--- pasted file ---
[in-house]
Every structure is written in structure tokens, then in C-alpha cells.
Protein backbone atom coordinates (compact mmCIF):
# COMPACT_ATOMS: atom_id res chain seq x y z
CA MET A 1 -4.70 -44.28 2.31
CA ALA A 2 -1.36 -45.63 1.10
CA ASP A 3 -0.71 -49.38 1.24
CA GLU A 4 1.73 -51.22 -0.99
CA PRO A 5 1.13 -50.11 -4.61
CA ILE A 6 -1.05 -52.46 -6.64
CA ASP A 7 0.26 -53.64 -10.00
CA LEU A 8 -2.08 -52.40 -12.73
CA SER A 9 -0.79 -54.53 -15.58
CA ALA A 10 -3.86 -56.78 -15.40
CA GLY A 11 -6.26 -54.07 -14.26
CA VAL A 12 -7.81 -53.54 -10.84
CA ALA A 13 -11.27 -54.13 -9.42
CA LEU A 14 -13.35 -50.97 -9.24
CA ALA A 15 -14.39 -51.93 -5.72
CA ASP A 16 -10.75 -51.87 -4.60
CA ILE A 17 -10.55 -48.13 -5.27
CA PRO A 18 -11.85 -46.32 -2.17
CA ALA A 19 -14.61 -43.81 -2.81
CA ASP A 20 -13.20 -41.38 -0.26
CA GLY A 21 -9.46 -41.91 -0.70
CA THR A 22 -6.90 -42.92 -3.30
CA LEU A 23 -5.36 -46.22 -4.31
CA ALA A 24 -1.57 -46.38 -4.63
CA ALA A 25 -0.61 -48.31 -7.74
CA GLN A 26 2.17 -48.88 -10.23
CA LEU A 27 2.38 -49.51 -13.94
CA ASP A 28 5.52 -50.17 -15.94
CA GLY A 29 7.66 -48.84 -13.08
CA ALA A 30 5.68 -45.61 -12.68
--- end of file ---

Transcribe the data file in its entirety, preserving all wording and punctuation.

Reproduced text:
[in-house]
Every structure is written in structure tokens, then in C-alpha cells.
Protein backbone atom coordinates (compact mmCIF):
# COMPACT_ATOMS: atom_id res chain seq x y z
CA MET A 1 -4.70 -44.28 2.31
CA ALA A 2 -1.36 -45.63 1.10
CA ASP A 3 -0.71 -49.38 1.24
CA GLU A 4 1.73 -51.22 -0.99
CA PRO A 5 1.13 -50.11 -4.61
CA ILE A 6 -1.05 -52.46 -6.64
CA ASP A 7 0.26 -53.64 -10.00
CA LEU A 8 -2.08 -52.40 -12.73
CA SER A 9 -0.79 -54.53 -15.58
CA ALA A 10 -3.86 -56.78 -15.40
CA GLY A 11 -6.26 -54.07 -14.26
CA VAL A 12 -7.81 -53.54 -10.84
CA ALA A 13 -11.27 -54.13 -9.42
CA LEU A 14 -13.35 -50.97 -9.24
CA ALA A 15 -14.39 -51.93 -5.72
CA ASP A 16 -10.75 -51.87 -4.60
CA ILE A 17 -10.55 -48.13 -5.27
CA PRO A 18 -11.85 -46.32 -2.17
CA ALA A 19 -14.61 -43.81 -2.81
CA ASP A 20 -13.20 -41.38 -0.26
CA GLY A 21 -9.46 -41.91 -0.70
CA THR A 22 -6.90 -42.92 -3.30
CA LEU A 23 -5.36 -46.22 -4.31
CA ALA A 24 -1.57 -46.38 -4.63
CA ALA A 25 -0.61 -48.31 -7.74
CA GLN A 26 2.17 -48.88 -10.23
CA LEU A 27 2.38 -49.51 -13.94
CA ASP A 28 5.52 -50.17 -15.94
CA GLY A 29 7.66 -48.84 -13.08
CA ALA A 30 5.68 -45.61 -12.68